Once is Happenchance, Twice is Cool Incidence
Posted by Neal on July 16, 2006
While I was watching a morning news show a few weeks ago, the newscaster asked his interview subject if some incident had been planned, or if it had just been “happenchance.” Happenchance? I thought. Doesn’t he mean happenstance? Sure he does. I remember when I learned the word, back in seventh grade: I was reading Goldfinger by Ian Fleming, where I learned that “Once is happenstance, twice is coincidence, three times is enemy action.” The newscaster, I figured, must have heard the word happenstance, not understood what the stance part meant, and substituted the more sensible chance by folk etymology.
Funny that I should have come across a folk-etymologized version of happenstance, since it wasn’t too long ago that I heard a folk-etymologized version of coincidence, too. It came from Doug, who was recounting one of his favorites stories about our cats. It was about the time that Flowers and Nick had been fighting up on the bridge that runs over our dining room, and Nick managed to push Flowers over the edge. Flowers went tumbling ten feet to the floor. His fall, however, was broken by my wife, who happened to be walking under the bridge at that moment. She got some angry red scratches on her chest from the incident, and Doug got his funny story. As he put it,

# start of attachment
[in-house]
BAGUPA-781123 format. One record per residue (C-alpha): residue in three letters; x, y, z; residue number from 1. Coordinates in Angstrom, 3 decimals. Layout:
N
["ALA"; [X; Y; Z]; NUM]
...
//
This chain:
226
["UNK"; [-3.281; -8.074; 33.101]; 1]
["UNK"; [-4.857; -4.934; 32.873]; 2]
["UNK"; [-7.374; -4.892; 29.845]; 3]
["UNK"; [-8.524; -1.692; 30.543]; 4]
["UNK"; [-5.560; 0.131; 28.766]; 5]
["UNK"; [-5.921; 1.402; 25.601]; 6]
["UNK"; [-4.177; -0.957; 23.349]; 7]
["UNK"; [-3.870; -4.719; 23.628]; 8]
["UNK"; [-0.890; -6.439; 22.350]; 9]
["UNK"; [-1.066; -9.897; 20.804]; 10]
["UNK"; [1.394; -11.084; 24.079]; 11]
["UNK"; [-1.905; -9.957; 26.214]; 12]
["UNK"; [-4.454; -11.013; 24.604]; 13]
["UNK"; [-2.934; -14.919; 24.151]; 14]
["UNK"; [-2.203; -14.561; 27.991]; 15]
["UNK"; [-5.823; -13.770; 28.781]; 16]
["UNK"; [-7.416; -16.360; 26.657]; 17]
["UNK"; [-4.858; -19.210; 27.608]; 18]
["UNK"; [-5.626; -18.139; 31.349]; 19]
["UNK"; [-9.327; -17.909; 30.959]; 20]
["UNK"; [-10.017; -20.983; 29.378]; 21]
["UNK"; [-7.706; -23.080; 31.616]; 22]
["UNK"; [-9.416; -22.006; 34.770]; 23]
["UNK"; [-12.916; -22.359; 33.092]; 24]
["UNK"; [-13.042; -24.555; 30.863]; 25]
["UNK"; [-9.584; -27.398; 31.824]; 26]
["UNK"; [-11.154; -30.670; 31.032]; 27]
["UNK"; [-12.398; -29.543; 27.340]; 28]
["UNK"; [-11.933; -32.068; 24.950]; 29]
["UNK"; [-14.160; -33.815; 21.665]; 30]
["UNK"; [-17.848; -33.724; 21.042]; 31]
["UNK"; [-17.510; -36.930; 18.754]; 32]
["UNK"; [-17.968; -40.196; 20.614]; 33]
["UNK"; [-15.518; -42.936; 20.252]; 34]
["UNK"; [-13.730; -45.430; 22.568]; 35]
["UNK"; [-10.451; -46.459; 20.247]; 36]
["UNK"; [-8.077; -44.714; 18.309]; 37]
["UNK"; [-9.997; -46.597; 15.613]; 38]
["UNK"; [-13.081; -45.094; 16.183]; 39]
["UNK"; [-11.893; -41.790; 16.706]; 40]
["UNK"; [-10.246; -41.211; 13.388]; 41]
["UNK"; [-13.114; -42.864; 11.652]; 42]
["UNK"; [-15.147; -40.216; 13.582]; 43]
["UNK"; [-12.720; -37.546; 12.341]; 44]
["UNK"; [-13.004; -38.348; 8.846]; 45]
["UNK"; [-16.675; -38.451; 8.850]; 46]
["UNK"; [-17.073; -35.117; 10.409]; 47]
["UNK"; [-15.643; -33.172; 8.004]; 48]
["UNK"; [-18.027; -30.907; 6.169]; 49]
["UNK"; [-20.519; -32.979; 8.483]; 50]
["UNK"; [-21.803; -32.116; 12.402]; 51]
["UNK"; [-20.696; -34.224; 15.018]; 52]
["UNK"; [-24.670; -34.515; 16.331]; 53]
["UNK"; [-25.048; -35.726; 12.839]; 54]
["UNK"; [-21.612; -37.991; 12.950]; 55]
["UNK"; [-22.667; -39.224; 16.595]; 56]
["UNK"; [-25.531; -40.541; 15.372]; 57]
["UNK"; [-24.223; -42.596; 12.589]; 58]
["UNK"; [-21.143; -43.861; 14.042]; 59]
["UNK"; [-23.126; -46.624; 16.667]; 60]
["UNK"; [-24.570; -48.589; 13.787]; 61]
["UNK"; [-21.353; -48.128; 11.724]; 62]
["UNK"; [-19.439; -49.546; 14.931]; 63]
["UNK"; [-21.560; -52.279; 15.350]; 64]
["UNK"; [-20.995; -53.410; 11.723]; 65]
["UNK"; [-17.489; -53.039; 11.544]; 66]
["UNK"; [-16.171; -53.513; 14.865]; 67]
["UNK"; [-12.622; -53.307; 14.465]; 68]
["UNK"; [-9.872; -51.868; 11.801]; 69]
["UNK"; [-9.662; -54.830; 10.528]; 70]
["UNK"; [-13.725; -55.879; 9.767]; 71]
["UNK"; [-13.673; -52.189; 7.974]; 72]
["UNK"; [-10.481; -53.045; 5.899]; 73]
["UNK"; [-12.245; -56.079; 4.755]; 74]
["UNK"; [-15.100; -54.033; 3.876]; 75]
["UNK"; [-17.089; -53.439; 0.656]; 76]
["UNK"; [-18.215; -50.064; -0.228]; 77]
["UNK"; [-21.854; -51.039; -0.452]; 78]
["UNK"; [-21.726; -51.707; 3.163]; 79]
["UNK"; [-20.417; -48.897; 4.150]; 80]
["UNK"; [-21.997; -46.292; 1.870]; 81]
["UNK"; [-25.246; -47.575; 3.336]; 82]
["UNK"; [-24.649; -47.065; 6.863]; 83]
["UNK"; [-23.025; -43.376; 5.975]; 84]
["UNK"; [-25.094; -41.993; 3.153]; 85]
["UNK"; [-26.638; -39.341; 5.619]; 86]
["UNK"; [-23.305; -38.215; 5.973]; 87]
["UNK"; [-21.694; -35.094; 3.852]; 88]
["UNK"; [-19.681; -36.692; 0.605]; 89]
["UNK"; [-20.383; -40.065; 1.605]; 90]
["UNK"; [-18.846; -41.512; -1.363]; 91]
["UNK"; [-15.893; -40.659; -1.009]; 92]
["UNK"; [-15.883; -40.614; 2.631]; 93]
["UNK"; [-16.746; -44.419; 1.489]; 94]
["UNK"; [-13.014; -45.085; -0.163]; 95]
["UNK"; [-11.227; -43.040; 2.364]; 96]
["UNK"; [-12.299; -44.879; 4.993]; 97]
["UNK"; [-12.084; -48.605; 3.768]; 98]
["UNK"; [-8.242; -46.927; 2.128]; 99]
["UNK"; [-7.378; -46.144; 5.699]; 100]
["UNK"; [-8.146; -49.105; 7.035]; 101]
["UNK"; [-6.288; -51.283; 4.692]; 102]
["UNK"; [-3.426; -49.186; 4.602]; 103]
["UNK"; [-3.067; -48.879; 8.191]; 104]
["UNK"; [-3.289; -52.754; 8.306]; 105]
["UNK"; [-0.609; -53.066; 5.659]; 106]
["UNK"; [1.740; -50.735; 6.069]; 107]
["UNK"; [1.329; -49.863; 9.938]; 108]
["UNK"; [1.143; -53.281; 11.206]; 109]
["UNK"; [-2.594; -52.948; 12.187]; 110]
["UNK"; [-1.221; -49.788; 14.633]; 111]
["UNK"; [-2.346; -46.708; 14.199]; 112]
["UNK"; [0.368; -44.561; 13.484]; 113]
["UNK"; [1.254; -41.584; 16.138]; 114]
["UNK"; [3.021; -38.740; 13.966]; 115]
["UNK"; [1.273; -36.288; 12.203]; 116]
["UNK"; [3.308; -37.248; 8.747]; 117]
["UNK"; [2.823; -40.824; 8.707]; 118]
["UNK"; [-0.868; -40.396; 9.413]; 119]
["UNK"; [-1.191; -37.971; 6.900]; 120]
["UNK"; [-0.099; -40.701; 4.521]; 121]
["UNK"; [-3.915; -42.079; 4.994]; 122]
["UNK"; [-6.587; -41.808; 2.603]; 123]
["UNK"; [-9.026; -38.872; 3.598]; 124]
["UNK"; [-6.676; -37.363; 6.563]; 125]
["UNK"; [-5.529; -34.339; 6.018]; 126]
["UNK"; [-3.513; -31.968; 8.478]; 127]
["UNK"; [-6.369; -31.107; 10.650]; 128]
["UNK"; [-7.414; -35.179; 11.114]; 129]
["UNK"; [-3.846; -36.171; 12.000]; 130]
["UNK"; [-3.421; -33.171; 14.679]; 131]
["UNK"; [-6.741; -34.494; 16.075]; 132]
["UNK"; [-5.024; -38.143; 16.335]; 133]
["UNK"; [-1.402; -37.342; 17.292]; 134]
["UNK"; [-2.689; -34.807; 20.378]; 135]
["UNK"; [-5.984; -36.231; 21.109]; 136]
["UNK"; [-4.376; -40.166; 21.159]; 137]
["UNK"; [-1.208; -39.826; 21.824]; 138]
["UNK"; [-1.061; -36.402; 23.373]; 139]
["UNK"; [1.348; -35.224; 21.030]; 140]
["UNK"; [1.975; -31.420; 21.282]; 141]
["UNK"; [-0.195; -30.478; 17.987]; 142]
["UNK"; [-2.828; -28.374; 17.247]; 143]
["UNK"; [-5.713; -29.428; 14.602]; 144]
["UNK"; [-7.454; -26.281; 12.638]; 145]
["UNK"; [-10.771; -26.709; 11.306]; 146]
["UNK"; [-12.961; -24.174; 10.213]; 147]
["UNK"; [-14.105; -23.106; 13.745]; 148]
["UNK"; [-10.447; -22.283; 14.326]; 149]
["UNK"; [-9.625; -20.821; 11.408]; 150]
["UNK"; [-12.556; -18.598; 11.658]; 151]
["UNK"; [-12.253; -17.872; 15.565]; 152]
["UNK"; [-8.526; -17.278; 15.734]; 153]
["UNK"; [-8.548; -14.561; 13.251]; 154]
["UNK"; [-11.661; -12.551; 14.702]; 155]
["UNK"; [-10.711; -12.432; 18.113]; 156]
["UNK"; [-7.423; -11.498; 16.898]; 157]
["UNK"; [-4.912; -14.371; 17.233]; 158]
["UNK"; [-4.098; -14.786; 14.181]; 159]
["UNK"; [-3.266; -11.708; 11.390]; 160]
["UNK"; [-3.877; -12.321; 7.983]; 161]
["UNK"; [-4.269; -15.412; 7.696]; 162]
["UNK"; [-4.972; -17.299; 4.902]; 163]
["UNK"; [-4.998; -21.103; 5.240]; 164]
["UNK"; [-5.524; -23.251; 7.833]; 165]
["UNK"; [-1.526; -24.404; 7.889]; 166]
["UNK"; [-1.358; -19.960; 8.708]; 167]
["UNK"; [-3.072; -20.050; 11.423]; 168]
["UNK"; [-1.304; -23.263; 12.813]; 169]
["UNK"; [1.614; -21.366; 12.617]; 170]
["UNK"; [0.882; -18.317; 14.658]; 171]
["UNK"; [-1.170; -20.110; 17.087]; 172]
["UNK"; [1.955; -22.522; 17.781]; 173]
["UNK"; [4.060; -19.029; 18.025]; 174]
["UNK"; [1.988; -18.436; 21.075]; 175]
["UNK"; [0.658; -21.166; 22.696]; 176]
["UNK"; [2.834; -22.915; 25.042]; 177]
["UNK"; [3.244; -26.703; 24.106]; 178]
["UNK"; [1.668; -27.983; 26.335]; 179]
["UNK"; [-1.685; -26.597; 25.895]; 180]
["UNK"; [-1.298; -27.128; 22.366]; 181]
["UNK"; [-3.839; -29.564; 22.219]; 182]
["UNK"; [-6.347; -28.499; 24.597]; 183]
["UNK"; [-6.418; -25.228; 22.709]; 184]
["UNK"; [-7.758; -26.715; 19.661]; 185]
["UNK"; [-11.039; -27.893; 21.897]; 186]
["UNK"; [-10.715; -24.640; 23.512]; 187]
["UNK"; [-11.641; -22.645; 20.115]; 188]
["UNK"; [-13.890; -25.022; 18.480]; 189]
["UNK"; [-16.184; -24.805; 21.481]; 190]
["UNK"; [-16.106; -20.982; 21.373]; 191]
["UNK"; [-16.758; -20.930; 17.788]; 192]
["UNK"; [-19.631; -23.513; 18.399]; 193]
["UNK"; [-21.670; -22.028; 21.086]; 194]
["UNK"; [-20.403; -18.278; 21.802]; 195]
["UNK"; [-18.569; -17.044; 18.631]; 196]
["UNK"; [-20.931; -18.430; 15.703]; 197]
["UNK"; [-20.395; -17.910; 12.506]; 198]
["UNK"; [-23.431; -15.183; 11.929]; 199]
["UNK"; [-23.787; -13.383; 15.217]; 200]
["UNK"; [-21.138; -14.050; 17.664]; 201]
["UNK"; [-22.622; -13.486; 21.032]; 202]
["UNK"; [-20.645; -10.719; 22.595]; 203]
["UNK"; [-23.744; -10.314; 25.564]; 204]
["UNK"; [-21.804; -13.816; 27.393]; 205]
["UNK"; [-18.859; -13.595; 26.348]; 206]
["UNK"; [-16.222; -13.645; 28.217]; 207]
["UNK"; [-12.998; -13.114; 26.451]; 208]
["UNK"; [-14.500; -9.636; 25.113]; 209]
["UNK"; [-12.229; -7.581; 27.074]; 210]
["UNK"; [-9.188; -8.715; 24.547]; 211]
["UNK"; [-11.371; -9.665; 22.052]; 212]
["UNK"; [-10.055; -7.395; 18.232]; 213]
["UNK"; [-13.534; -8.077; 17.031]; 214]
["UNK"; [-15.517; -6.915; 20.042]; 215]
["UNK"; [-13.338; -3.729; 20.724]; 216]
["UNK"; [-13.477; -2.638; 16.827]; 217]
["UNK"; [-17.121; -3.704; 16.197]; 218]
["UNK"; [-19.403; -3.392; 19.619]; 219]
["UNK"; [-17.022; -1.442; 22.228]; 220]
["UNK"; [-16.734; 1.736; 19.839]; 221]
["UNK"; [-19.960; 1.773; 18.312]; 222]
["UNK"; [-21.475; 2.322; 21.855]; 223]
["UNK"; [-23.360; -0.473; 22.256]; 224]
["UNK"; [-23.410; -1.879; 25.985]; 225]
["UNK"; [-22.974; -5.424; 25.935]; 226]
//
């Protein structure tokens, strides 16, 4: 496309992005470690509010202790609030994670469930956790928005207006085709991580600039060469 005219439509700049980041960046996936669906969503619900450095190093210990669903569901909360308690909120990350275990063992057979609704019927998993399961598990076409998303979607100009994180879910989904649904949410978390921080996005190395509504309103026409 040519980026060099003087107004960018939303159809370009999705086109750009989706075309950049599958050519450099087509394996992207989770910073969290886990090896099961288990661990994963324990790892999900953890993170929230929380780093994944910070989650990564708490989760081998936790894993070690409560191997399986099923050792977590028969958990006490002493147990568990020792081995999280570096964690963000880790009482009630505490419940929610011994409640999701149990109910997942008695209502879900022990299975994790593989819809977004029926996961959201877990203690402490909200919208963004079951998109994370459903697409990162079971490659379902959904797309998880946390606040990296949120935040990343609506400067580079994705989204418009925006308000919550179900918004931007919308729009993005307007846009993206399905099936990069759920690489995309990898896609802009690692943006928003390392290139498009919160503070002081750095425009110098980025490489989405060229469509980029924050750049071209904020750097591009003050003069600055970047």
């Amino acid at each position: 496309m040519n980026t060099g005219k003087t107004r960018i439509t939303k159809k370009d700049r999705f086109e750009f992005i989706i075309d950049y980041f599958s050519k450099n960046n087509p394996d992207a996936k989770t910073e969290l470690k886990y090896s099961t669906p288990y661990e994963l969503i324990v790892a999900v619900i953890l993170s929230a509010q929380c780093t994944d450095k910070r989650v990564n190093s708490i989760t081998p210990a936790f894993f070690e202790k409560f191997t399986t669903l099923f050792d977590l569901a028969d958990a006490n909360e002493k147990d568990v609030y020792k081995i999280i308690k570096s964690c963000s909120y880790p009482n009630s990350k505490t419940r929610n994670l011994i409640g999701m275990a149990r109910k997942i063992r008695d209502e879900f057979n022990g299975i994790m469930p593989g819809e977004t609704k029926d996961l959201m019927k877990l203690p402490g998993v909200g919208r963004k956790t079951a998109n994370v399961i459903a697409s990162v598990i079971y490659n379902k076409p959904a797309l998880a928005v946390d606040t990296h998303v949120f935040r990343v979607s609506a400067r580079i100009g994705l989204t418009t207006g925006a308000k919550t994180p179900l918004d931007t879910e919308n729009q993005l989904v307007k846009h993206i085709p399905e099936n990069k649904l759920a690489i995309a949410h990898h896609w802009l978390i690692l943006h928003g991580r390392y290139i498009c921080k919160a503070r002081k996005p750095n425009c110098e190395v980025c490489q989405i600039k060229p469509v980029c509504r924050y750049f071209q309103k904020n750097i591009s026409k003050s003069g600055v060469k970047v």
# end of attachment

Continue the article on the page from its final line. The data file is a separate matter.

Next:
That was a cool incidence how Mommy was walking under the bridge just when Nick was pushing Flowers off.
Coincidence has been turned into cool incidence by other people, too, as I found when I Googled the phrase. Usually, though, I can’t tell if they’re doing it for humorous effect or seriously. Meanwhile, Doug’s replacement of co- by folk etymology also happens in his pronunciation of cooperation as cool operation. Anyway, I thought, wasn’t that interesting: two words referring to the occurrence of unlikely or enexpected events, both words undergoing folk etymology. It ought to make for a nice blog posting.
Unfortunately, subsequent research spoiled the story. It turns out happenchance might not be folk etymology after all. According to the OED, happenstance itself is a fairly recent coinage, a blend of happen with circumstance, and the earliest citations for it and happenchance are within ten years of each other in the early 20th century. It could well be that happenchance came first, and happenstance arose as a mutation of it, or that the words were invented independently. Even so, I think the folk-etymology story is more likely. In the case where happenchance came first, there is little motivation to replace the intuitive chance with the less obvious clipped form stance. On the other hand, in the case where happenstance comes first, the replacement of the less obvoius stance with the more obvious chance makes more sense.